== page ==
In addition to providing Dr Mohamed Haneef with a significant victory over the Australian government, Justice Jeffrey Spender’s judgment is a powerful rebuke to those politicians and conservative commentators who argue that our courts ought to defer to government when it comes to matters involving national security. And we must guard against governments who believe in guilt by association, says Justice Spendder.

There is “no room for the view, sometimes uttered, that the executive should have exclusive responsibility over all matters involving national security,” Justice Spender writes.

“True it is that the executive is charged with a heavy responsibility in matters of national security, but parliament has defined the limits defining the discharge by the executive of that responsibility, and it is for the judicial arm of government” to make sure the process is legal, he says.

In other words, when it comes to anti-terror laws or border protection laws – two favourite legislative areas of activity of the Howard government and the ALP opposition – abolishing the right to challenge decisions of the government in the courts is simply unfair.

This is a decision which fortunately knocks on the head the submissions from the Commonwealth’s lawyers to Justice Spender that you can be thrown out of Australia on the basis of “guilt by association”. The Commonwealth’s lead lawyer, David Bennett QC told the Court that:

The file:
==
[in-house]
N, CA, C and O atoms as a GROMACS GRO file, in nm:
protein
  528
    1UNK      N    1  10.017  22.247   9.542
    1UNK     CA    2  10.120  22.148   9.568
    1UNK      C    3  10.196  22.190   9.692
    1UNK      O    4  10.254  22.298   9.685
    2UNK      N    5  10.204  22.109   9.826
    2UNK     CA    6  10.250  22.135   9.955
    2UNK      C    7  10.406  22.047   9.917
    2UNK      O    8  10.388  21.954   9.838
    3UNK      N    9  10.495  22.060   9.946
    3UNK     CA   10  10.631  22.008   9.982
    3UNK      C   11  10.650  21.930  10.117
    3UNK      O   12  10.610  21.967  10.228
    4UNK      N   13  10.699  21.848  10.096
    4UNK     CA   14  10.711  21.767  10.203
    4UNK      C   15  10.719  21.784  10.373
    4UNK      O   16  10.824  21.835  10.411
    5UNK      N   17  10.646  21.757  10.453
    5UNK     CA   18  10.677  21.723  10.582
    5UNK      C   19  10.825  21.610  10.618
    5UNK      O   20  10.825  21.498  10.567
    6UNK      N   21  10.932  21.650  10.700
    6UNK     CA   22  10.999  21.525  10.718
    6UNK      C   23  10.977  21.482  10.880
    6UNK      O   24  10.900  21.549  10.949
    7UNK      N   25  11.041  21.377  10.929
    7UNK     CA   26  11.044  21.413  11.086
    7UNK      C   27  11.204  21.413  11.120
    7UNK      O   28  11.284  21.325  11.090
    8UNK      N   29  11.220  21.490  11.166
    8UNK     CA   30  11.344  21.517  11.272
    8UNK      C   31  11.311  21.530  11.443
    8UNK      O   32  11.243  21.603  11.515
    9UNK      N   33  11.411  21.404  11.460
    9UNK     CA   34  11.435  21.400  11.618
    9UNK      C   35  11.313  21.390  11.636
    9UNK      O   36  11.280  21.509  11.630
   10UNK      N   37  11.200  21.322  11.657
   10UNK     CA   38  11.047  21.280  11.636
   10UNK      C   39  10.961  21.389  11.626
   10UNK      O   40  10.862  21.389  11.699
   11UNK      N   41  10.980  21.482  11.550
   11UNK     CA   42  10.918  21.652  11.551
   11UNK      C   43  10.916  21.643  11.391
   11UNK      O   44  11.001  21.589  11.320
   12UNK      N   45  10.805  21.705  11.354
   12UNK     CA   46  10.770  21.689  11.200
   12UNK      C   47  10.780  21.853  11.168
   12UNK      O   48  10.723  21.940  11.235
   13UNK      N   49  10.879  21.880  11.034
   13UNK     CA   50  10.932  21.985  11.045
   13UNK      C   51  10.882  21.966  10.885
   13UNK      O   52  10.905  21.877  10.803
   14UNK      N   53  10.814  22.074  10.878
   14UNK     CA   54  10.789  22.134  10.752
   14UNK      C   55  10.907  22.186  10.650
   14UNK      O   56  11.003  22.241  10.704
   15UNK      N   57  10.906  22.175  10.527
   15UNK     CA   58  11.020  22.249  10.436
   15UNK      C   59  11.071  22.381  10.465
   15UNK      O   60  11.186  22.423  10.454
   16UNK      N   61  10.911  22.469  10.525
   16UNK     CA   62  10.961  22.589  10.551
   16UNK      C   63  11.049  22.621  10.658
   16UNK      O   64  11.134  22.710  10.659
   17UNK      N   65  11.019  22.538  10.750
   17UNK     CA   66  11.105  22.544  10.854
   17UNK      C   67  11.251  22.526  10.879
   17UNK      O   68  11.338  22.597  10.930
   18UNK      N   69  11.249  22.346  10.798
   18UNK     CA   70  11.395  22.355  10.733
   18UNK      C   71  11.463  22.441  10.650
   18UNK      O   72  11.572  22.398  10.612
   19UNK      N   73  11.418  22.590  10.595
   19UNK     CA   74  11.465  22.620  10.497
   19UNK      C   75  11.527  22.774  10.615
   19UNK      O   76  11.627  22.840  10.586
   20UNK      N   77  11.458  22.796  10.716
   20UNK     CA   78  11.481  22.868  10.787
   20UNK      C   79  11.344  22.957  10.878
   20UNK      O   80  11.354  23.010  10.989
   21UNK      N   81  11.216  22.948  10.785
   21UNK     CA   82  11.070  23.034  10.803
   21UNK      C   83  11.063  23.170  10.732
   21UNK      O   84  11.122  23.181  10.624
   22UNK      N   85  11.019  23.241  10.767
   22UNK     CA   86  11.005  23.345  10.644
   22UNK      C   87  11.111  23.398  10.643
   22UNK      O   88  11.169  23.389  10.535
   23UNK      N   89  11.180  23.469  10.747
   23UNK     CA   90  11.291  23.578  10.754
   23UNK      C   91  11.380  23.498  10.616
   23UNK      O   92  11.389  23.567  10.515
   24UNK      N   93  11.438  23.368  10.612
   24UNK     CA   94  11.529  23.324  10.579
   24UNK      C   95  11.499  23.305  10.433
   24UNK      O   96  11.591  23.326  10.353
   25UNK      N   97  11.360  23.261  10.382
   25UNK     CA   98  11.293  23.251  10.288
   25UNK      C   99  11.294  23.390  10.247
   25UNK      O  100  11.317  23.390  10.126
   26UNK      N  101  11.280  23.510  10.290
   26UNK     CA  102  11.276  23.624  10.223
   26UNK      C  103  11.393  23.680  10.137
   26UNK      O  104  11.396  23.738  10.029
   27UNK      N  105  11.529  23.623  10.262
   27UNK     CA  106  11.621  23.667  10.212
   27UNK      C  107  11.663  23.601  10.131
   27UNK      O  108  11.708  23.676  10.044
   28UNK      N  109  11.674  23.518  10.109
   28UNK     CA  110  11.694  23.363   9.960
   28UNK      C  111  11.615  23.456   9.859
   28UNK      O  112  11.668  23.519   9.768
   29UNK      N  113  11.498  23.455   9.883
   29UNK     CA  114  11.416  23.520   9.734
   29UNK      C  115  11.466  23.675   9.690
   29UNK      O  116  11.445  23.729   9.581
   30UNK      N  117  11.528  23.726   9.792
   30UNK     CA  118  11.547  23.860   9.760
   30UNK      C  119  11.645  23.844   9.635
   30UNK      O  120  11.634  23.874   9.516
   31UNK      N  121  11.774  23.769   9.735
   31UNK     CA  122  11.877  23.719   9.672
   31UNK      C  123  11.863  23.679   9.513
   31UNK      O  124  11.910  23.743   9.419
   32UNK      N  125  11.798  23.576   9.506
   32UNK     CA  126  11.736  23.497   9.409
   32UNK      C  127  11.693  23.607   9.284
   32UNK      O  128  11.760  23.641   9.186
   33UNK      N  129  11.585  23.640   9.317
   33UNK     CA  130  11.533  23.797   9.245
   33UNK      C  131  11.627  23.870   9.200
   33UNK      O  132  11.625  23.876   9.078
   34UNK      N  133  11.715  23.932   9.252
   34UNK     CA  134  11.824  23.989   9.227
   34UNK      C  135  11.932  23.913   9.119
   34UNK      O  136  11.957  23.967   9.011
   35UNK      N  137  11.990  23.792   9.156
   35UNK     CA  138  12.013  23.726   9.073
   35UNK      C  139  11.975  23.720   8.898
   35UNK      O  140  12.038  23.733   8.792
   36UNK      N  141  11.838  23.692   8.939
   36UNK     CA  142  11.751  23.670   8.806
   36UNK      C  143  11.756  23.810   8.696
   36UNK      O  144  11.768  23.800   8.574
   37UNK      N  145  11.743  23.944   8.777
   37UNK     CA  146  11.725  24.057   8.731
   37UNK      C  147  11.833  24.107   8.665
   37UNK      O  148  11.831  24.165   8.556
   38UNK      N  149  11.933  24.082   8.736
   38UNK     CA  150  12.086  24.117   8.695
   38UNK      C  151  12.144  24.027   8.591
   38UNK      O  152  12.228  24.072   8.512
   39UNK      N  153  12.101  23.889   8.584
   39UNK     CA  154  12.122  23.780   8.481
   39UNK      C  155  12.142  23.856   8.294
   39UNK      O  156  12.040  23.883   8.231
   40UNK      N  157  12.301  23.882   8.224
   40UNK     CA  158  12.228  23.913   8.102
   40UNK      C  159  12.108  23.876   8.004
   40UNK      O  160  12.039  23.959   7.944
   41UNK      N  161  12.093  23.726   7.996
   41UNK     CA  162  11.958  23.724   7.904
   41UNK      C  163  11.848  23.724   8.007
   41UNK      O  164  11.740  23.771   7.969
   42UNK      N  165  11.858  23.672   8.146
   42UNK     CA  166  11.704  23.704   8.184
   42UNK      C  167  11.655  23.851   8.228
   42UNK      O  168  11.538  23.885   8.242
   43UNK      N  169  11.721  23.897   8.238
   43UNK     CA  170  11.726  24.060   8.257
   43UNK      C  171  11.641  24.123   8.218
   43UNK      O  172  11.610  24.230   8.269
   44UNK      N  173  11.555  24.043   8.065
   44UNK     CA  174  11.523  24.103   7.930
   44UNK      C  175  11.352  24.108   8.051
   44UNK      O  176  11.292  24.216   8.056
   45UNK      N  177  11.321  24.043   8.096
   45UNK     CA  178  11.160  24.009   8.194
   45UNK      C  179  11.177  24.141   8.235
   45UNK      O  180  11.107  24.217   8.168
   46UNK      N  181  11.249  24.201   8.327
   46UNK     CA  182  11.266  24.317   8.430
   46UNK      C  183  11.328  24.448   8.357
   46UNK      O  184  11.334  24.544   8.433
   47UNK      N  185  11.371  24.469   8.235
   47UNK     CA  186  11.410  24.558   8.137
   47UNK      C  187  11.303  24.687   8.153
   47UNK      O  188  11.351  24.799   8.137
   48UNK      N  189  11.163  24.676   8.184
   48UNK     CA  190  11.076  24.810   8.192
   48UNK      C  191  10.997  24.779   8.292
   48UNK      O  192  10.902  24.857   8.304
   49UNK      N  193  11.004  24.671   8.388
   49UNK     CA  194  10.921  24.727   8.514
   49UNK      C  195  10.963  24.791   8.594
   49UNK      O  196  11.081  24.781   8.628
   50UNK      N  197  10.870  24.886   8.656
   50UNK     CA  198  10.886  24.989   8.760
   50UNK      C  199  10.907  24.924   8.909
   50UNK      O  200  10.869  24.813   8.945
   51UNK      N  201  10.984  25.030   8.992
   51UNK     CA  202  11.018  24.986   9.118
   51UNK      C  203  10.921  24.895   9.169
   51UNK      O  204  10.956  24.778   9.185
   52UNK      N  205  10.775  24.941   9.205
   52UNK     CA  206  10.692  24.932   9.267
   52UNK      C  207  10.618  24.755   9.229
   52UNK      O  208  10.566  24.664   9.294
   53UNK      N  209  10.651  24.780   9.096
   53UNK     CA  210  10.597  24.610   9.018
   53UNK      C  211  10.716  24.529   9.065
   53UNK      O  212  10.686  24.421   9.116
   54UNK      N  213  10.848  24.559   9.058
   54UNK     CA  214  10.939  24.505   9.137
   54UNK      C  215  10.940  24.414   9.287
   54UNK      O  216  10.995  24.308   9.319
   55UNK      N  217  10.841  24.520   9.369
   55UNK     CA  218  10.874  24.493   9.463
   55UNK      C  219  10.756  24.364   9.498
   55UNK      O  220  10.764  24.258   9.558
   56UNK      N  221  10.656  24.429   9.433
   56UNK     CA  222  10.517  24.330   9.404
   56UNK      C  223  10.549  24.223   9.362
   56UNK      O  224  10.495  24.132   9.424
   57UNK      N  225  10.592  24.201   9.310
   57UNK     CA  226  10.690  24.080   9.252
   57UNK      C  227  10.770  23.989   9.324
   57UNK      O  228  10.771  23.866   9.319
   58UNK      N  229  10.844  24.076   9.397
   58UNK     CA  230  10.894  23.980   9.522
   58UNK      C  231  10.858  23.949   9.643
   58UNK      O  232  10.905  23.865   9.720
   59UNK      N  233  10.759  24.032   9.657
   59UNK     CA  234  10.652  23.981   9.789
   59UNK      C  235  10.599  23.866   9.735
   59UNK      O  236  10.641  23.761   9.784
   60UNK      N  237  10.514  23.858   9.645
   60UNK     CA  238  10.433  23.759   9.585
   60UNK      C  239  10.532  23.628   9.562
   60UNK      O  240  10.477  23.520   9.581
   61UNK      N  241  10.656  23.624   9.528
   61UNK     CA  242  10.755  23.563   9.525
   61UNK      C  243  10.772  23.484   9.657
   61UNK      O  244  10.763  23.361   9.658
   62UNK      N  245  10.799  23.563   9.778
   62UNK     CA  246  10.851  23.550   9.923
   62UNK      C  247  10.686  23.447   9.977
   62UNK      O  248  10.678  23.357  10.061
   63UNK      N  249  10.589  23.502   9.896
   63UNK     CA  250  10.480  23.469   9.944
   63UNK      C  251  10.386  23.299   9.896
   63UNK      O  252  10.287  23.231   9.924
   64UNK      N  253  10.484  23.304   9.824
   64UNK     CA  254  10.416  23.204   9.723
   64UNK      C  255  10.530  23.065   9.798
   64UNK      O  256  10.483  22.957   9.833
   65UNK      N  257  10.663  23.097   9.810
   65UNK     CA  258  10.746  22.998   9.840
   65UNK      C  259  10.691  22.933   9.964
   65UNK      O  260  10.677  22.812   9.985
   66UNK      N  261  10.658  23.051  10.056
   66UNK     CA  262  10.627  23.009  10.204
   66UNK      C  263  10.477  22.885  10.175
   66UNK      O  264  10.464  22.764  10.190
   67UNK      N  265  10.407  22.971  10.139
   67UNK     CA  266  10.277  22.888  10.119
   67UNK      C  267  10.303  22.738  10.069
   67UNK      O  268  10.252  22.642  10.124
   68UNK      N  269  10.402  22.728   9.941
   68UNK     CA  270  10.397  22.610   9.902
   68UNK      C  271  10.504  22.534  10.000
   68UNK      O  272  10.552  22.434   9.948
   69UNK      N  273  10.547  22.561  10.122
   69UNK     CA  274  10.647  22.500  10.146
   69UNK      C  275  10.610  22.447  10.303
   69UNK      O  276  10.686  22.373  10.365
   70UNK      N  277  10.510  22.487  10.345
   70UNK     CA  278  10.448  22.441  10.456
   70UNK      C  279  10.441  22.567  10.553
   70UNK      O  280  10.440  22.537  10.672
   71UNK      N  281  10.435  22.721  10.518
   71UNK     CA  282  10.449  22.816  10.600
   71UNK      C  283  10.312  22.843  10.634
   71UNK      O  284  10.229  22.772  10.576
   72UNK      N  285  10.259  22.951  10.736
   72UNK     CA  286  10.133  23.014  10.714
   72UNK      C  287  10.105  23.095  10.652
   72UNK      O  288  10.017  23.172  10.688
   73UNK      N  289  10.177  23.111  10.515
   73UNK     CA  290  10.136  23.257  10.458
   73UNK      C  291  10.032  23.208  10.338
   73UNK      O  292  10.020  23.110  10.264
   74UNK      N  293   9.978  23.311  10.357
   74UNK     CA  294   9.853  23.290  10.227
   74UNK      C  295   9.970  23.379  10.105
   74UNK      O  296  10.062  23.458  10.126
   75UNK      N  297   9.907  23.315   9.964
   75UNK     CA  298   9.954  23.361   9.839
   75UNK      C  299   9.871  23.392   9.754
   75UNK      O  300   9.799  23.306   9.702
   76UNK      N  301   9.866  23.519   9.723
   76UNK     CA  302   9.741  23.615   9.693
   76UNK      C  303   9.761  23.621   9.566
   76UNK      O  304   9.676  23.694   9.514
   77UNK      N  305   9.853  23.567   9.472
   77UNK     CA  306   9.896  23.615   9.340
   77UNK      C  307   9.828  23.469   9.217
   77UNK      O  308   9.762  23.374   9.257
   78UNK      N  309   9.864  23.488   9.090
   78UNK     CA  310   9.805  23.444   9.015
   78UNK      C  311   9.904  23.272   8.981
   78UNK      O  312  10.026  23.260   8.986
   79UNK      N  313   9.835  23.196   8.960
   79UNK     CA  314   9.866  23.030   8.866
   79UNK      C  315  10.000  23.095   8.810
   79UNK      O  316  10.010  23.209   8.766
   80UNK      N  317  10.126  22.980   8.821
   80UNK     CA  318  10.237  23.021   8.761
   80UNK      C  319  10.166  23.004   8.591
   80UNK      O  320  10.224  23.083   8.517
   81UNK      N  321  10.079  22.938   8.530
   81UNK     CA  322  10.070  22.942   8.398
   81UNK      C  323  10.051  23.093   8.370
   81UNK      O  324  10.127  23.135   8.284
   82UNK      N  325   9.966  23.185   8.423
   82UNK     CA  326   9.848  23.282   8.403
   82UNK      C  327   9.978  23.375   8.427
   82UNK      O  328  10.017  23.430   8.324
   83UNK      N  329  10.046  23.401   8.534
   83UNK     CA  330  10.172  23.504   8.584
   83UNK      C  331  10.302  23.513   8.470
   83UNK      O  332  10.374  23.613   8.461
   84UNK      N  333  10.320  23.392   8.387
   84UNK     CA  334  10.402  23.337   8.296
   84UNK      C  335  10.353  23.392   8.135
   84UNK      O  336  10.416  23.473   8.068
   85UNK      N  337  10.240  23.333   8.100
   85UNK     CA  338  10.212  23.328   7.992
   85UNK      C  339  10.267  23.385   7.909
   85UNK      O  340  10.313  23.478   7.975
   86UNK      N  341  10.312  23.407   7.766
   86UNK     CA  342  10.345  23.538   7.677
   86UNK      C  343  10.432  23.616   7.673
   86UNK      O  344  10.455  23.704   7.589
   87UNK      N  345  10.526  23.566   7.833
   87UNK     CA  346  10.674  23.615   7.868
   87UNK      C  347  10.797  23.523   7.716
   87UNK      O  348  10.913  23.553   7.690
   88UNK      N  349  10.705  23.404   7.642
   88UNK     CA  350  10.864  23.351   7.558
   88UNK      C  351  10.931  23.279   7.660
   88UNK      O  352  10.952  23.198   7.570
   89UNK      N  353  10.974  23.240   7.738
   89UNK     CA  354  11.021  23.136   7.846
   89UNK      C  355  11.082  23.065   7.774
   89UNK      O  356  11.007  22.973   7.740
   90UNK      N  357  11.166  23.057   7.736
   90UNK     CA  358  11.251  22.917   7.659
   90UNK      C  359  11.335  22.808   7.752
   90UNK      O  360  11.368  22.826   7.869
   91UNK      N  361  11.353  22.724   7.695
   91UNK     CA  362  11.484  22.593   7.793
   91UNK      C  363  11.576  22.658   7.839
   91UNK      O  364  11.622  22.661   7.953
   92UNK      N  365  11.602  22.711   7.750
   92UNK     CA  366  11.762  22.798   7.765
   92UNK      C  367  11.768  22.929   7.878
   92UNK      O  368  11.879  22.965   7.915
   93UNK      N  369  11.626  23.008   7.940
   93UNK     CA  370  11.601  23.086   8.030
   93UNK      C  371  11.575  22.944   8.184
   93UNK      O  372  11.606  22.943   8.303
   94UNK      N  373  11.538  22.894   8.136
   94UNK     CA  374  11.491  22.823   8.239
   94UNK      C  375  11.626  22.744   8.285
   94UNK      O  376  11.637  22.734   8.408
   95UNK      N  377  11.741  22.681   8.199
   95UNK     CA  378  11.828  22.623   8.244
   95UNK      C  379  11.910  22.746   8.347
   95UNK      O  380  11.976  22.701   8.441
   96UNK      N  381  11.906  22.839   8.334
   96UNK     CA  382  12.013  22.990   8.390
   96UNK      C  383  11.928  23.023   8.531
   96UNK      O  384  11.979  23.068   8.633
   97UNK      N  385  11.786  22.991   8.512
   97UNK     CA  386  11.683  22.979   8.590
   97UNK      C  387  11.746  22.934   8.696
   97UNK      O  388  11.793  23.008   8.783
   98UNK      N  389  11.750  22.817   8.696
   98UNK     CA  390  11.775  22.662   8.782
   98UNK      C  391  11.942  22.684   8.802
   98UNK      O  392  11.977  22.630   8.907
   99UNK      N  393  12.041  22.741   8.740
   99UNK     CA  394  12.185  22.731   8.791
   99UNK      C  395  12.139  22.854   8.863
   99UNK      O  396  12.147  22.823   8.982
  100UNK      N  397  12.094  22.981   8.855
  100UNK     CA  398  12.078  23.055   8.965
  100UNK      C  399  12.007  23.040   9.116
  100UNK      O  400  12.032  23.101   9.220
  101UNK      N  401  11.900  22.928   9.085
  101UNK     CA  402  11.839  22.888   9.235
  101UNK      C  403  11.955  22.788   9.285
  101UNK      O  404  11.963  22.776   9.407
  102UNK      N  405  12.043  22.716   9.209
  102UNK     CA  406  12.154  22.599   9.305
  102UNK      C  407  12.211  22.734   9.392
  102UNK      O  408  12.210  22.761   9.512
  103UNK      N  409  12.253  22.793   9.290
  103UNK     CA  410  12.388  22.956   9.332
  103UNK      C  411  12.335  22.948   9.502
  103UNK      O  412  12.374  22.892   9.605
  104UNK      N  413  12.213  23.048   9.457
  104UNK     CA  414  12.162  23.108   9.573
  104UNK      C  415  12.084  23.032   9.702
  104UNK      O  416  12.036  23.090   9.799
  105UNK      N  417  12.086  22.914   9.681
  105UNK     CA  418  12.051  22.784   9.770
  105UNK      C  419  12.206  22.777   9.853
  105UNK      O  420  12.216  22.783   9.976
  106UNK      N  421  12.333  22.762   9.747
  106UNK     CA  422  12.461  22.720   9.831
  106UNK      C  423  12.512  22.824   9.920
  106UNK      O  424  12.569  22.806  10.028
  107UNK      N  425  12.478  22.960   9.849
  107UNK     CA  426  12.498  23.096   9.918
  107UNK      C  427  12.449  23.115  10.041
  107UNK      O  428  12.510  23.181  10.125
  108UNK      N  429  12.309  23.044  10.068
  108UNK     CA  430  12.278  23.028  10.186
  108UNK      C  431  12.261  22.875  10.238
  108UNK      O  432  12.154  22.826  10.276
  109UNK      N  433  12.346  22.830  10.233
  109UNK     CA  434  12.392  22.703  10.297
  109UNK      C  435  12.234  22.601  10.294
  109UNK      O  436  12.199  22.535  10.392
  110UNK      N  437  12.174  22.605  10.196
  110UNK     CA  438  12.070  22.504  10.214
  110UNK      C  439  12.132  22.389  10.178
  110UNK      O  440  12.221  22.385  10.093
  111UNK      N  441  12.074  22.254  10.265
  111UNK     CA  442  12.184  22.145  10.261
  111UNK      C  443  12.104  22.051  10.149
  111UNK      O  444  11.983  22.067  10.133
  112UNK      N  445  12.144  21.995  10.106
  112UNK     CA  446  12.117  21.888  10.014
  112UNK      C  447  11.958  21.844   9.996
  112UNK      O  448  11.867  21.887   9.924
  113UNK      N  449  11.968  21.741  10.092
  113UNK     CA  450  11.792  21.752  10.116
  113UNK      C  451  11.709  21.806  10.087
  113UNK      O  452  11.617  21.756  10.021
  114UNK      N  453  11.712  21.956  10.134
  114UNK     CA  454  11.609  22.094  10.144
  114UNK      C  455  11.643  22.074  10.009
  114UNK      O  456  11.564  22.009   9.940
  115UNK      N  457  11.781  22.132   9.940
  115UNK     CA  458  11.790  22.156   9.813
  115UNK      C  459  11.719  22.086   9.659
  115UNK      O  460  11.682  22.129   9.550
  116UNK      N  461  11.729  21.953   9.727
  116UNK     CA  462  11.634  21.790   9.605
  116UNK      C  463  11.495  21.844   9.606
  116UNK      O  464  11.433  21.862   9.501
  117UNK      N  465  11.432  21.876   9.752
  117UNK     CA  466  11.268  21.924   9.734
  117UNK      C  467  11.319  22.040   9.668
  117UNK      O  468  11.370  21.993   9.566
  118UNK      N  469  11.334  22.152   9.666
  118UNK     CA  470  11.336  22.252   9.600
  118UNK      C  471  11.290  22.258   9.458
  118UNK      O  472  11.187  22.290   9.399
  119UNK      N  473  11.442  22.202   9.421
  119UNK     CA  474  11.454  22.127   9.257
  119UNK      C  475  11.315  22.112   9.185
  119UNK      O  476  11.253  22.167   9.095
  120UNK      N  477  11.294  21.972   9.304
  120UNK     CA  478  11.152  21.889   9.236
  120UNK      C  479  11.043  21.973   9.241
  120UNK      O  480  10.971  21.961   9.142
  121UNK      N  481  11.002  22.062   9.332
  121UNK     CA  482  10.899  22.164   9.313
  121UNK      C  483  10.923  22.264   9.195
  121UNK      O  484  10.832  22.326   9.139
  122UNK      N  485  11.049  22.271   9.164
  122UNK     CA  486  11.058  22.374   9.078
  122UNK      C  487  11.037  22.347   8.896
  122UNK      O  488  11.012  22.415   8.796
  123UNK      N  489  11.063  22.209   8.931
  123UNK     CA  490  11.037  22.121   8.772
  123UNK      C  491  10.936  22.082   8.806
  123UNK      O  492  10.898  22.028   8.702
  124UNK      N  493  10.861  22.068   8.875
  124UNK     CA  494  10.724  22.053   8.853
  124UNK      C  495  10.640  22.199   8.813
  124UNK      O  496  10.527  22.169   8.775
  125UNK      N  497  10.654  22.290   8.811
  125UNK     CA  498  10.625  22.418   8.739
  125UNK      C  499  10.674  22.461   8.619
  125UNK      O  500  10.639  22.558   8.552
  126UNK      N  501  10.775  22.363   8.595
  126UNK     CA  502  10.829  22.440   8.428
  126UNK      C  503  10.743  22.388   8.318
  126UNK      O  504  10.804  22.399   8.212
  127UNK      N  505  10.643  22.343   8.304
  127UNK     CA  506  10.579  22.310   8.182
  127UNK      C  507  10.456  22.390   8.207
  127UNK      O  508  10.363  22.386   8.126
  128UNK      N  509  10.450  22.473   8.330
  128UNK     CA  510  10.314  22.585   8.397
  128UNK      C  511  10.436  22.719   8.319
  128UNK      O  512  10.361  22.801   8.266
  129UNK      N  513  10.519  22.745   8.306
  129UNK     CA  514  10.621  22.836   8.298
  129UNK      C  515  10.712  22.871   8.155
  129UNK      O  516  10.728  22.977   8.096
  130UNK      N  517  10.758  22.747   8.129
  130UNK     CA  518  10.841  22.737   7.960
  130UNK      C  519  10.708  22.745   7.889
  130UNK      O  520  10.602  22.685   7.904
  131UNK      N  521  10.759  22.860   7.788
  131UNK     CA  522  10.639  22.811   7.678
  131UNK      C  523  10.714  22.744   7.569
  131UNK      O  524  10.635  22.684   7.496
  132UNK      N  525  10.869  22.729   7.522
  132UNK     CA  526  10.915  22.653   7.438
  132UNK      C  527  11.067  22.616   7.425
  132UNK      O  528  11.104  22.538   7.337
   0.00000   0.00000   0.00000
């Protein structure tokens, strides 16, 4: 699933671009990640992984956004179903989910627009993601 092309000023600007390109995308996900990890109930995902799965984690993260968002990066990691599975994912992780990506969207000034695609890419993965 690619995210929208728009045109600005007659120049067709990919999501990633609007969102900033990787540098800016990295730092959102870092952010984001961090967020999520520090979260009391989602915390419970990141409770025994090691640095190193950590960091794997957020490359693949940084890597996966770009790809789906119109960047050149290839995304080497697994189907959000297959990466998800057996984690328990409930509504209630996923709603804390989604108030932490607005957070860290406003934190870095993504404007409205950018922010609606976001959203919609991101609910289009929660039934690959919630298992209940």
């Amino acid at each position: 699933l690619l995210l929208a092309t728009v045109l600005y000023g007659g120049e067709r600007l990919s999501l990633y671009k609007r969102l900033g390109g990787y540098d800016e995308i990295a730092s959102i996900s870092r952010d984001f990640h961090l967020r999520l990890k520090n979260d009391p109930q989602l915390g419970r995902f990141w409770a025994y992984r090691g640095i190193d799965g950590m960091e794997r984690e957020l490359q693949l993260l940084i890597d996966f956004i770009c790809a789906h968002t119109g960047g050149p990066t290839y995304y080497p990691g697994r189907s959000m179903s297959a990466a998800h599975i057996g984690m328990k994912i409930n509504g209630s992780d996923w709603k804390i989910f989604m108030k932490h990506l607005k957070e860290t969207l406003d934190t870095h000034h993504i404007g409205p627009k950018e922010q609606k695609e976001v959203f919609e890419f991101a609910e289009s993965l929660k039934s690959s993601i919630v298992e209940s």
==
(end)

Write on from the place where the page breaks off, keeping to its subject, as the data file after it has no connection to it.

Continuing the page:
…if you are a person who is, using the loose expression, a friend or a good mate of, or a person who associates in that sort of way with, people who fall into the relevant category, then the Minister is entitled to say, ‘My discretion is enlivened’. …

In other words, on this view of the world, it is enough that a visa holder is a friend of a terror suspect to make them liable to have their visa cancelled.

But Justice Spender was having none of this patently unfair view of the world. As he points out, if the Commonwealth’s view were right then “a woman who has suffered domestic violence by her partner” could have her visa cancelled because she “has an association with a person reasonably suspected of criminal activity”. 

And just to illustrate how absurd the Commonwealth – and in this case Kevin Andrews’ — arguments in this case were, Justice Spender cleverly observes:

…if the discretion to cancel a visa holder’s visa were to be enlivened on the basis of a perfectly innocent association with a person who had engaged in criminal activity, the position is not much different from the exercise of a power conditioned on the circumstance that a person had red hair.

Today’s decision represents a welcome victory for the rule of law in an era where it has become a scarce commodity.

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Peter Fray

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